The Treatment Action Campaign (TAC) advocates for increased access to treatment, care and support services for people living with HIV and campaigns to reduce new HIV infections.
TAC spokesperson Nathan Geffen said on Thursday that the claims were aired during the church’s regular early morning slot on e.tv on Sundays.
He said the church claimed to use faith healing to treat several diseases, including heart disease, and had run adverts on its website claiming to treat HIV/Aids.
“Quackery of this nature is not merely misleading. It is life-destroying,” he said.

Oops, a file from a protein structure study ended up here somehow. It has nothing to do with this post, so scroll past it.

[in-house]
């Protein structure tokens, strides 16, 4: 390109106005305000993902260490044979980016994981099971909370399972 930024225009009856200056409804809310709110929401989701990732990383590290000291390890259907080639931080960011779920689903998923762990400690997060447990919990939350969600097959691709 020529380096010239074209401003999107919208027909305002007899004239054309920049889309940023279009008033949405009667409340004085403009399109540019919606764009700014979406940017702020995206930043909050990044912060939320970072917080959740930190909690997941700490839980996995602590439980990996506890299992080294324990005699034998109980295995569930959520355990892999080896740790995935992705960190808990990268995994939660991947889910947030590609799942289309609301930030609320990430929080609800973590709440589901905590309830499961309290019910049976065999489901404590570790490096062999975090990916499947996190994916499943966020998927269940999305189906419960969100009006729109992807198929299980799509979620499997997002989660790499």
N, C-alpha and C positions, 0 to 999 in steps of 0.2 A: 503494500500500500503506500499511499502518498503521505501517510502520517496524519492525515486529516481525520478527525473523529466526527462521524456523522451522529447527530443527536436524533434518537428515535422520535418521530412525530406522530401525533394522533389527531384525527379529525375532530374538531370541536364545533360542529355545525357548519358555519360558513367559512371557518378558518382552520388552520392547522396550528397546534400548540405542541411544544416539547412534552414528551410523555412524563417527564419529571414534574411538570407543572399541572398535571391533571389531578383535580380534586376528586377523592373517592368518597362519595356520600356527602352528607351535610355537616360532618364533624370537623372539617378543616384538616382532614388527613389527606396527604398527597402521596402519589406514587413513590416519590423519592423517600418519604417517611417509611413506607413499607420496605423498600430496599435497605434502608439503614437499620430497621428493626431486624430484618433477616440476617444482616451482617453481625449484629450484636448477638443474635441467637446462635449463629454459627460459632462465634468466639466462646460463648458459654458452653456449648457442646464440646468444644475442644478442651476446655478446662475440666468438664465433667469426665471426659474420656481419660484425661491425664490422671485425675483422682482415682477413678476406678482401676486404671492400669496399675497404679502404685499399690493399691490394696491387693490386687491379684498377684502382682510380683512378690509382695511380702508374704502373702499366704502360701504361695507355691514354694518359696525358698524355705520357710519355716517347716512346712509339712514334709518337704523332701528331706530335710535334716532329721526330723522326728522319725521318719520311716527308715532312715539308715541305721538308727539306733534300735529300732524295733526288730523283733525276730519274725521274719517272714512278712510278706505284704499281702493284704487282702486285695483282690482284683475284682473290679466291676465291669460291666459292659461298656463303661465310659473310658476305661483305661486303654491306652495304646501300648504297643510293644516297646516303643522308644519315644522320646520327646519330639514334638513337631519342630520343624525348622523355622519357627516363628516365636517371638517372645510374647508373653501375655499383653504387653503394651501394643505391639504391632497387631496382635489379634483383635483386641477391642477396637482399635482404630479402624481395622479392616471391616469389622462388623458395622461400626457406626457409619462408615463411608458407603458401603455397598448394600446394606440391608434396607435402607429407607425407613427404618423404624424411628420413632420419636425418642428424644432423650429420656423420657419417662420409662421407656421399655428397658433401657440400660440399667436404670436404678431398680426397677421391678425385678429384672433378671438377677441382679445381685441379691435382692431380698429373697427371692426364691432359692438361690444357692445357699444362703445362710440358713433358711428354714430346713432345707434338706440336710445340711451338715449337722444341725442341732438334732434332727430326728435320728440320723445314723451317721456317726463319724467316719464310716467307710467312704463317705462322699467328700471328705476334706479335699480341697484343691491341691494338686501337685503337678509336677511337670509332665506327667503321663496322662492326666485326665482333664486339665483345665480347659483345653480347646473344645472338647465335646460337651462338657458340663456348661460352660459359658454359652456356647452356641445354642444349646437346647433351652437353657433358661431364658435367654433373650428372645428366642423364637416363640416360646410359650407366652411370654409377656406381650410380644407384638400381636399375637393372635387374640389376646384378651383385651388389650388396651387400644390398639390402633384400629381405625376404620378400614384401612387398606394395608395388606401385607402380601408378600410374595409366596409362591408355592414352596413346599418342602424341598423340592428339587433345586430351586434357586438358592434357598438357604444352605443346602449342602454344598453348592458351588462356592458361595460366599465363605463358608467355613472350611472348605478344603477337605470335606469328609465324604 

He said TAC knew of a woman infected with extreme drug resistant TB who stopped taking her medication because she believed the church had cured her, and died, after infecting her own children with the disease.
Geffen also criticised e.tv for continuing to run Christ Embassy programming even after it was alerted to TAC’s concerns.
The controversial church intends to appeal, saying it was not going to make an apology for or backtrack on the belief in faith healing.
“It is one of the fundamental tenets of Christianity,” Sean Sim, an attorney acting for the church, said.
However, belief in — or practice of — faith healing is not among the essential doctrines of the Christian church.